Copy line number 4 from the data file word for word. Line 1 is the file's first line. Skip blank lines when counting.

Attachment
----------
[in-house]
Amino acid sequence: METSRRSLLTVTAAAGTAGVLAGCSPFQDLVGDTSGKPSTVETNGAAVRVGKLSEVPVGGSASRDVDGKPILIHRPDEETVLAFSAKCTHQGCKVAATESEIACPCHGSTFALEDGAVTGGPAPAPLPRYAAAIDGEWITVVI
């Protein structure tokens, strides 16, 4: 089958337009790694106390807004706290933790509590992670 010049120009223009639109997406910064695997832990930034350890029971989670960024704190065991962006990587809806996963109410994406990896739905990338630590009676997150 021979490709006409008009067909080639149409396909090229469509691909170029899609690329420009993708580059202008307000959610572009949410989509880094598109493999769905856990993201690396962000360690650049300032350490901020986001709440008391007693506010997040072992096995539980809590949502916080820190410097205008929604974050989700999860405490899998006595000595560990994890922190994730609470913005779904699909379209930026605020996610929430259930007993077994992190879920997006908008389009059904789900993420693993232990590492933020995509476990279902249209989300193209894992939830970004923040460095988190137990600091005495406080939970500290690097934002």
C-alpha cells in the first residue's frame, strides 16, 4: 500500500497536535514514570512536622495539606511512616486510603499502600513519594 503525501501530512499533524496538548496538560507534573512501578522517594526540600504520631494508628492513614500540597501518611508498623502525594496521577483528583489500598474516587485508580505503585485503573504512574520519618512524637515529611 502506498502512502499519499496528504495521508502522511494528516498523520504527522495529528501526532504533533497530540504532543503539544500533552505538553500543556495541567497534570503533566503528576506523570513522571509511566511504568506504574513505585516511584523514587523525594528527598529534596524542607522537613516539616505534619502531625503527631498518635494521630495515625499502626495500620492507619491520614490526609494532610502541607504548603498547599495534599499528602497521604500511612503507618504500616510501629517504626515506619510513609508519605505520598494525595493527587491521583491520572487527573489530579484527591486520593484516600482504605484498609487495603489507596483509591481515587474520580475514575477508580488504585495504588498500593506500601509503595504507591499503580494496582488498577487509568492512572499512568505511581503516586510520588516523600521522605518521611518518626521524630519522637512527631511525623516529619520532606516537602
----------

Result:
C-alpha cells in the first residue's frame, strides 16, 4: 500500500497536535514514570512536622495539606511512616486510603499502600513519594 503525501501530512499533524496538548496538560507534573512501578522517594526540600504520631494508628492513614500540597501518611508498623502525594496521577483528583489500598474516587485508580505503585485503573504512574520519618512524637515529611 502506498502512502499519499496528504495521508502522511494528516498523520504527522495529528501526532504533533497530540504532543503539544500533552505538553500543556495541567497534570503533566503528576506523570513522571509511566511504568506504574513505585516511584523514587523525594528527598529534596524542607522537613516539616505534619502531625503527631498518635494521630495515625499502626495500620492507619491520614490526609494532610502541607504548603498547599495534599499528602497521604500511612503507618504500616510501629517504626515506619510513609508519605505520598494525595493527587491521583491520572487527573489530579484527591486520593484516600482504605484498609487495603489507596483509591481515587474520580475514575477508580488504585495504588498500593506500601509503595504507591499503580494496582488498577487509568492512572499512568505511581503516586510520588516523600521522605518521611518518626521524630519522637512527631511525623516529619520532606516537602